Practice in the Art Museum, 2001
Extracted from: Stephen Willats, Multichannel Workshop – Practice in the Art Museum, Control Magazine Issue 16, 2001
Within the institutional reality in which contemporary art predominately currently exists, a realm of art museums, art journals, art schools, art collectors etc., there is still an innate aversion to the agencing of practices in art that are founded on the complexities of social exchange. Thus the ‘art museum’ is represented as a context that defines a social environment that from the outside is to be looked up to as a symbol of transmissional authority, and from the inside operates as a modus operandi for society’s institutions that is increasingly at odds with the social processes of exchange that are actually shaping modern daily life.
It is in other areas of art activity, in other social environments in which art exists such as in educational art, community art, psychiatric art, that models of exchange in communication between people and the rich complexity that they generate are seen as valued practice.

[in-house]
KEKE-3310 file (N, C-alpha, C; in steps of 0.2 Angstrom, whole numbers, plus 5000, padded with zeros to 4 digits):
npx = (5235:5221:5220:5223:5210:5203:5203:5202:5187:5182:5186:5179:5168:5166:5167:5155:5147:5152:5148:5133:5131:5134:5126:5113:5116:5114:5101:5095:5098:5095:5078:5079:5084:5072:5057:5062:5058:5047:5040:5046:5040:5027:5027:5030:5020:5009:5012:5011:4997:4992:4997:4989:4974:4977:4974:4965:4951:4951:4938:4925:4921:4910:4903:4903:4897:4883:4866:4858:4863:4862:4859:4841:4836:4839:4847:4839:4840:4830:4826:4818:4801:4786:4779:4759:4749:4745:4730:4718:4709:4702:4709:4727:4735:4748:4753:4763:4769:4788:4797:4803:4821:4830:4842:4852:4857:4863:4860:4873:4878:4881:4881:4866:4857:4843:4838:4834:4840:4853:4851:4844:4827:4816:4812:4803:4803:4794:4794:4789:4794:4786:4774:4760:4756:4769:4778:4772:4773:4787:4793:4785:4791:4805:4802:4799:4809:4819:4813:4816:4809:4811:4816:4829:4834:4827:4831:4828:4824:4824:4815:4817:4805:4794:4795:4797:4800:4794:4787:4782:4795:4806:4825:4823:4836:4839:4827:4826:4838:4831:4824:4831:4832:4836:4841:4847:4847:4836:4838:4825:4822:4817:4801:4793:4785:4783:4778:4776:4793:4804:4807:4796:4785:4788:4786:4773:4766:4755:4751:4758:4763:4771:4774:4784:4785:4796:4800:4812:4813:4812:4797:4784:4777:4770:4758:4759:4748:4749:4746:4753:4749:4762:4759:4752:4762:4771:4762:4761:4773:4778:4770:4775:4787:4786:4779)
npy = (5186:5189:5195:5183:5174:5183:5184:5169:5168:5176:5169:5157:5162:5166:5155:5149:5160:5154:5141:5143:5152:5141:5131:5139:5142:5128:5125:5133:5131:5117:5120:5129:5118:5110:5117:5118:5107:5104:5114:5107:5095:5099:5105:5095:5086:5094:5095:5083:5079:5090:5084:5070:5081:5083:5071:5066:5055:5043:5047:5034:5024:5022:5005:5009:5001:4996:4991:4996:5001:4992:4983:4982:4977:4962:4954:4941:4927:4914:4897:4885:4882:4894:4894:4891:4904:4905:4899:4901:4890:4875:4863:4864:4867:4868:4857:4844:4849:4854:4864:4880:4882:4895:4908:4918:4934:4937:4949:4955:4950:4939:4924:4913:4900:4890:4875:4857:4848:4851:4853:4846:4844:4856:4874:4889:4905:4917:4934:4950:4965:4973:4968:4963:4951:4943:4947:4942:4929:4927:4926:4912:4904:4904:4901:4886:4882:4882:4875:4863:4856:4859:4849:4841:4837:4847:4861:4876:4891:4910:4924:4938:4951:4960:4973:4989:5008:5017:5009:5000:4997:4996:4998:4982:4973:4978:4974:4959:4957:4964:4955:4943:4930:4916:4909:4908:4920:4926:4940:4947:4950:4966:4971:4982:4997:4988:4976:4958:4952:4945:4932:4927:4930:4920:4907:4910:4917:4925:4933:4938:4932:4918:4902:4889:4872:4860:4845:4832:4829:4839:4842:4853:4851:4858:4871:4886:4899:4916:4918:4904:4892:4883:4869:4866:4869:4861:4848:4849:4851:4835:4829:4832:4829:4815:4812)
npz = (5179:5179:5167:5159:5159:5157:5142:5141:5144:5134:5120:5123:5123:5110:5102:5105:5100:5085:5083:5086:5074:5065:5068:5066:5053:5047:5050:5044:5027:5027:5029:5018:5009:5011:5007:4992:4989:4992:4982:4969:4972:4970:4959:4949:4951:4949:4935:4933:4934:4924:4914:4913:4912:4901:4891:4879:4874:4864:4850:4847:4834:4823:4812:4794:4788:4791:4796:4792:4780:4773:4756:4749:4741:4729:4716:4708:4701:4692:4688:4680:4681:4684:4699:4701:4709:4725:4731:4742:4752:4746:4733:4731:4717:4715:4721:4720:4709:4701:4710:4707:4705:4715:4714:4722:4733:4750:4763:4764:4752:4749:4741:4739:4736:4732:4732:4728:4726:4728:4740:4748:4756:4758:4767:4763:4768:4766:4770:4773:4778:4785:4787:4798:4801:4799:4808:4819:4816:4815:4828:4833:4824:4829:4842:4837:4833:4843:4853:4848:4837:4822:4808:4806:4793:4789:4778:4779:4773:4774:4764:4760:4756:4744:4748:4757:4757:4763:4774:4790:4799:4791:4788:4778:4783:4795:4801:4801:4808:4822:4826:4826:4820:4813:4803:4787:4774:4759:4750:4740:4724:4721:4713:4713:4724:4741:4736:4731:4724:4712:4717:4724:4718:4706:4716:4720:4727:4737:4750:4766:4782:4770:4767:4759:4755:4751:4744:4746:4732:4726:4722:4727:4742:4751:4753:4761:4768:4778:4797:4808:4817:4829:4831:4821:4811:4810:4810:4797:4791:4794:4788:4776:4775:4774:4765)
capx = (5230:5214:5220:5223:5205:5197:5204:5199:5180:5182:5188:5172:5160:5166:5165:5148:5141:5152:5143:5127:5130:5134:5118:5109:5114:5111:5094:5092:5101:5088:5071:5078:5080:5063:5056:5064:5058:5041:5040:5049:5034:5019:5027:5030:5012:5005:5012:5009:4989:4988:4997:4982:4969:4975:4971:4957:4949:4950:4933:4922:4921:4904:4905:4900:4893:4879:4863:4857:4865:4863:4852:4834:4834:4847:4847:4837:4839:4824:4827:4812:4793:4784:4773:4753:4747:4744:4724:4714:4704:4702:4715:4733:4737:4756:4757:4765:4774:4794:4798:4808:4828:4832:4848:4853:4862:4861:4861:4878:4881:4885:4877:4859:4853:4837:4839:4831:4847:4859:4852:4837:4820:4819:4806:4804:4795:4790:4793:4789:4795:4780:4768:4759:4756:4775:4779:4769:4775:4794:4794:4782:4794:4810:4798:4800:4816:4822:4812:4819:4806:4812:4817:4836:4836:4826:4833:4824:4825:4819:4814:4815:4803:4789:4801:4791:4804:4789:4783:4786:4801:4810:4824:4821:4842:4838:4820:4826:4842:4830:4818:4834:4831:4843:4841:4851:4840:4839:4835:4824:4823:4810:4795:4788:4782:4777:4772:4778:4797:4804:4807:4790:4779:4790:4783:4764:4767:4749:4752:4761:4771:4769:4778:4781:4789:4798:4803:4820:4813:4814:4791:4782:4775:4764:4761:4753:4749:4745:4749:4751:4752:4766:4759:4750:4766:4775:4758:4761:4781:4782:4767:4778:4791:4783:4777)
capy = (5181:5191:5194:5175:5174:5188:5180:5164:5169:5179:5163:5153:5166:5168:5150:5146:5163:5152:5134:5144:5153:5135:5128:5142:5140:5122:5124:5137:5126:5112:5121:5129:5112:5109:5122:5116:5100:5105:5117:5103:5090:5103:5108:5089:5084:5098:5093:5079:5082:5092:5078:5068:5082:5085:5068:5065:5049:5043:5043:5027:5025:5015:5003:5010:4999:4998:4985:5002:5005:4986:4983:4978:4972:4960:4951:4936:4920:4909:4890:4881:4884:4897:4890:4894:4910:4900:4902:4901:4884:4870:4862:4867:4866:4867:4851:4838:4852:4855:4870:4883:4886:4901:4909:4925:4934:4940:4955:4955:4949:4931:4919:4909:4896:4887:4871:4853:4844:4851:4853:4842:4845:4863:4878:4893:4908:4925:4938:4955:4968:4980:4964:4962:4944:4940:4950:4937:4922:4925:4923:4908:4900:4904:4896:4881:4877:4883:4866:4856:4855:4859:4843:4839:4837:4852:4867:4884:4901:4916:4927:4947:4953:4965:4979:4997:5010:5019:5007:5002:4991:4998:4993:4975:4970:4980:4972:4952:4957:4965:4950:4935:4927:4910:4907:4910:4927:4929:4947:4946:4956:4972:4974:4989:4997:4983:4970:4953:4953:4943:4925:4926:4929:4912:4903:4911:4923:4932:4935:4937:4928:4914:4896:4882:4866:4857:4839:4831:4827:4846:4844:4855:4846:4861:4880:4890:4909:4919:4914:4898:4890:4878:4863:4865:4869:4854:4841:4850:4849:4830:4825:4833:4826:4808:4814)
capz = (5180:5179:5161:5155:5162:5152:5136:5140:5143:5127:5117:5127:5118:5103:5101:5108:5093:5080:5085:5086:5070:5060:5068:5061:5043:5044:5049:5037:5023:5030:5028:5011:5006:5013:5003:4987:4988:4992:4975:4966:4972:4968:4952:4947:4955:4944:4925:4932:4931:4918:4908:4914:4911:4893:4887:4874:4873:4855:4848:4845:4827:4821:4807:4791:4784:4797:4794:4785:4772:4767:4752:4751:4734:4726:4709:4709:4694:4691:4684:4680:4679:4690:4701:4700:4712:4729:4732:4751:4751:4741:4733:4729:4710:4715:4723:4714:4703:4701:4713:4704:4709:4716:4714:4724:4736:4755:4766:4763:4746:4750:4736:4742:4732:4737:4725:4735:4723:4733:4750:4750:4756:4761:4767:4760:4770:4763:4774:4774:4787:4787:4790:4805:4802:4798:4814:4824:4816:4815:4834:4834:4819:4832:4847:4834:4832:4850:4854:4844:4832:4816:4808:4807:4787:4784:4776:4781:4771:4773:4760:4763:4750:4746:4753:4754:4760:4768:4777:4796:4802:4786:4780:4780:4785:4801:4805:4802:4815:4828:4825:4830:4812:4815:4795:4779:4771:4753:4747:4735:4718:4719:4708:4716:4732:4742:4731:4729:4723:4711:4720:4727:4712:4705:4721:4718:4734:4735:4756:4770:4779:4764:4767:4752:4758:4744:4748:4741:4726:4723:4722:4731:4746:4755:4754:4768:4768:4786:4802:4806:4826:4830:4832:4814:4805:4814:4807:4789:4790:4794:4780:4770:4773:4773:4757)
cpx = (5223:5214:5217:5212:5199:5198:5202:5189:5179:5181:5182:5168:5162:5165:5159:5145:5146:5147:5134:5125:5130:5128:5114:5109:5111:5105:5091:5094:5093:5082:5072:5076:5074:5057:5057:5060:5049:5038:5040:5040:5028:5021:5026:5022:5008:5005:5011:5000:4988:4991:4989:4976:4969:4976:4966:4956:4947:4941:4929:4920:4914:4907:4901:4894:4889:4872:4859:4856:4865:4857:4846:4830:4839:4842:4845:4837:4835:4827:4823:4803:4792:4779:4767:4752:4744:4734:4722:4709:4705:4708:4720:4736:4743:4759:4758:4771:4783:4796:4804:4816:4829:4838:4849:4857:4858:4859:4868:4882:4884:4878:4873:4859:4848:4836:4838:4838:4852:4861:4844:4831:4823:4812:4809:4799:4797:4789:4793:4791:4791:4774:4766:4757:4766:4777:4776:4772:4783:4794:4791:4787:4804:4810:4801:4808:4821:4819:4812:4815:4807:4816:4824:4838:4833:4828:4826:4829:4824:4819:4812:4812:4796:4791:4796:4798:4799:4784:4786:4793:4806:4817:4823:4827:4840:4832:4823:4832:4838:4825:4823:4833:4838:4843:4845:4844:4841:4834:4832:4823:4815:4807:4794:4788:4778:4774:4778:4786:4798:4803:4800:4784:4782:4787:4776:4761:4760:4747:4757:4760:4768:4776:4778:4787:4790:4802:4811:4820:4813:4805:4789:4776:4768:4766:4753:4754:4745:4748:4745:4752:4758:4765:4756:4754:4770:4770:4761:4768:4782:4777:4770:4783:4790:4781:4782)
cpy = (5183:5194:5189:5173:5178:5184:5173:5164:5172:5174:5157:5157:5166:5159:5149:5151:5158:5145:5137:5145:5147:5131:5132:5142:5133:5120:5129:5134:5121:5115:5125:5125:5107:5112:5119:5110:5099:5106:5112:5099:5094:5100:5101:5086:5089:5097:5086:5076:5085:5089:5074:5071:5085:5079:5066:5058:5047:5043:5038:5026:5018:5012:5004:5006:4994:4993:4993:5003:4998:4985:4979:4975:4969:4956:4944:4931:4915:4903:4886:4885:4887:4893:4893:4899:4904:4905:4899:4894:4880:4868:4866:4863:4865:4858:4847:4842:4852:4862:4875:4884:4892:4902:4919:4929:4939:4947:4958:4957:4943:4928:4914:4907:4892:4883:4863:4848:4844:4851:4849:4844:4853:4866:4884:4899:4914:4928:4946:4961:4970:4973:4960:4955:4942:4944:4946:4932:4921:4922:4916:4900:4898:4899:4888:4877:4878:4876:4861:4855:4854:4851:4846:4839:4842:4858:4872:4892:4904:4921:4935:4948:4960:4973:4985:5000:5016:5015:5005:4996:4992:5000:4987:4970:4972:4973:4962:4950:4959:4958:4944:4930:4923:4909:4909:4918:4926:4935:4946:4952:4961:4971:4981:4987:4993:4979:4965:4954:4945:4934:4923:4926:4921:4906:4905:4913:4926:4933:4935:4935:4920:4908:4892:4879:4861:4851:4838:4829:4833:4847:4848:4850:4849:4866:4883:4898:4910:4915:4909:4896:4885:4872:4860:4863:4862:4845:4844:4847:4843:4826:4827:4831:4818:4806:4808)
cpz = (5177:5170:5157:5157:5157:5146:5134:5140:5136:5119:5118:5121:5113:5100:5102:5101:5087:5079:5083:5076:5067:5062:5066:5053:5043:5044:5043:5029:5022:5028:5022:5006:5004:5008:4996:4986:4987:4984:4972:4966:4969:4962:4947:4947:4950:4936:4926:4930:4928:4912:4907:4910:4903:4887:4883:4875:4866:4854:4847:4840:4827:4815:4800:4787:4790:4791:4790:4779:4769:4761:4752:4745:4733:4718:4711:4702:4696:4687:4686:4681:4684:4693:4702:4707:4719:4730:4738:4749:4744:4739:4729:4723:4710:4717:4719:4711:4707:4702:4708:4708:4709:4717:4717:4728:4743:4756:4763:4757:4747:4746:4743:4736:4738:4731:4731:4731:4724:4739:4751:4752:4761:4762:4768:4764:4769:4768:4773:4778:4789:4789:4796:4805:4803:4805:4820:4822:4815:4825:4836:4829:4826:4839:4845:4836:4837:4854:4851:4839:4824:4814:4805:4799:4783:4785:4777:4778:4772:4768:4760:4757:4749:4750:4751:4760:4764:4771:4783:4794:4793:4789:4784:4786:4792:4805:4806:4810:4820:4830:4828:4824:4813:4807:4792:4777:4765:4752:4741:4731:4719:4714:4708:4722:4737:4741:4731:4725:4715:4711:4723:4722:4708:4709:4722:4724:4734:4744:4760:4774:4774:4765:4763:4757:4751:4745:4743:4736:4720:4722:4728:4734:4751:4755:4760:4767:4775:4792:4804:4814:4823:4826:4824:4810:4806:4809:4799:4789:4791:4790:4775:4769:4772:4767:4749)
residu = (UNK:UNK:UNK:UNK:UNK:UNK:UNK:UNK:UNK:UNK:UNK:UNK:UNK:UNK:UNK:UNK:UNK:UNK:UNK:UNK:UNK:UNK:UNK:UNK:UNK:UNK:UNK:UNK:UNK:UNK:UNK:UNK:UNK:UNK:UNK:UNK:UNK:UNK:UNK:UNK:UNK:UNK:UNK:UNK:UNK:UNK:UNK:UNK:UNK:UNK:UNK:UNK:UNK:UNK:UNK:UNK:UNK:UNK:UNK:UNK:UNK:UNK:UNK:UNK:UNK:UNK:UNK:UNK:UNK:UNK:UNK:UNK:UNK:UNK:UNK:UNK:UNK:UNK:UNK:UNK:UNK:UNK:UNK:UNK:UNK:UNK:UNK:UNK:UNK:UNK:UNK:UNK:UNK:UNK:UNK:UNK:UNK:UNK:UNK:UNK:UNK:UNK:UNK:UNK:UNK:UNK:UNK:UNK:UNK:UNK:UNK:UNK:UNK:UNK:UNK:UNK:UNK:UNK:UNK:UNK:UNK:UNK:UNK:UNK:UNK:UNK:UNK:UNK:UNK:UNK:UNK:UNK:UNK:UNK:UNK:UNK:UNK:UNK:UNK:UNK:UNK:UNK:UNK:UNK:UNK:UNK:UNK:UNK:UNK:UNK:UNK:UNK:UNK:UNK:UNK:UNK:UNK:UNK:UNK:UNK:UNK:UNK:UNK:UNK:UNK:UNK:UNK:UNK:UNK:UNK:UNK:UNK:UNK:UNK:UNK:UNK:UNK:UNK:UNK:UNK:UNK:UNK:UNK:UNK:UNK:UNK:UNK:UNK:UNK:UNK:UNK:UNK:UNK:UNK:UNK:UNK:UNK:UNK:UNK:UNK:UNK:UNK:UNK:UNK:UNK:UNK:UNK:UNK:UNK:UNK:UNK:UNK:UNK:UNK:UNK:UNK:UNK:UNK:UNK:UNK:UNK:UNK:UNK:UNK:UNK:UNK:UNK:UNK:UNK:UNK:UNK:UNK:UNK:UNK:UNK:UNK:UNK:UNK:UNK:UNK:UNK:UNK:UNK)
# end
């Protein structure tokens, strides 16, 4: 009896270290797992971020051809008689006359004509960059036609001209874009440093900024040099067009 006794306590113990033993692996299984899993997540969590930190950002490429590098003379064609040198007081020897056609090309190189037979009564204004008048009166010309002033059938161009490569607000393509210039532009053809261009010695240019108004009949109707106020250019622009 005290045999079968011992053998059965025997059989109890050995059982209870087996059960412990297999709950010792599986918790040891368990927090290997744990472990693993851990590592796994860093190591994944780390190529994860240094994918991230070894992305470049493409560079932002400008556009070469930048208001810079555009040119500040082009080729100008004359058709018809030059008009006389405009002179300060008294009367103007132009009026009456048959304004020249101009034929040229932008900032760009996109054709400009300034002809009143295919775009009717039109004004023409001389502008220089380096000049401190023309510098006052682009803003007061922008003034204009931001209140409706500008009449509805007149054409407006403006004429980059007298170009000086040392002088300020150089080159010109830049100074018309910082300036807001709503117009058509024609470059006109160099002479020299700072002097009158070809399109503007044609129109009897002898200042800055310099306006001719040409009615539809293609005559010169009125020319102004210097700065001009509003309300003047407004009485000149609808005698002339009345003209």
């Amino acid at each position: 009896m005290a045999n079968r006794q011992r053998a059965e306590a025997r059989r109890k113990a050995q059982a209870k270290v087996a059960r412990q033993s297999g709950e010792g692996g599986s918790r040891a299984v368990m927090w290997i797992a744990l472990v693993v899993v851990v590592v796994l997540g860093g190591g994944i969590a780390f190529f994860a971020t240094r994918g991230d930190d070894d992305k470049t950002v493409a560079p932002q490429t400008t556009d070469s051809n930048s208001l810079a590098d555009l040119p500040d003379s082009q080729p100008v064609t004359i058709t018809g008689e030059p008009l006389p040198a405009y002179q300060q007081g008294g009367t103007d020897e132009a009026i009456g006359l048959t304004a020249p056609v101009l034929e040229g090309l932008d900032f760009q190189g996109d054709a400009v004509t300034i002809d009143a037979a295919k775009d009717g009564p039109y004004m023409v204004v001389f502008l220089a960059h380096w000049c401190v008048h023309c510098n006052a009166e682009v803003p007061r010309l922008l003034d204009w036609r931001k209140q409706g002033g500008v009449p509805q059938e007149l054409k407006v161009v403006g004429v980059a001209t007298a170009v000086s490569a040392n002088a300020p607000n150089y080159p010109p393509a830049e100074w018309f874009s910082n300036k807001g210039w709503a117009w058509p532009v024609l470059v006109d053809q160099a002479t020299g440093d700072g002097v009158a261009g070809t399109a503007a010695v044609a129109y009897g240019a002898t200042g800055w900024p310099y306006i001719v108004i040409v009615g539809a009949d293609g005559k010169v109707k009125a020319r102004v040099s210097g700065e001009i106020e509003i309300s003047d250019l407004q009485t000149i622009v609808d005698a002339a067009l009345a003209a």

But within the realm of the institutional art world these more mutualistic social practices in art are at best marginalised, if not excluded altogether as they are deemed to undermine the authoritative criteria of authorship and of ownership based on possession. And this is the crux of the problem for within these social practices there is an implicit divestment of authorship, and the emphasis on art practice being a process-based experience, a process in time, not contained in an immortalised object. But the point I wish to emphasise is that the way in which we approach an institutionalised space is all dependent on our starting point, ie. the physical environment may be beyond our capabilities to rebuild as we desire, but what we represent within it, how we use that space, can enable our psychological approach to change and embrace quite divergent ideologies and perceptions. For the space in reality is relative to how we enter it, what perceptual framework we bring to bear on the experience.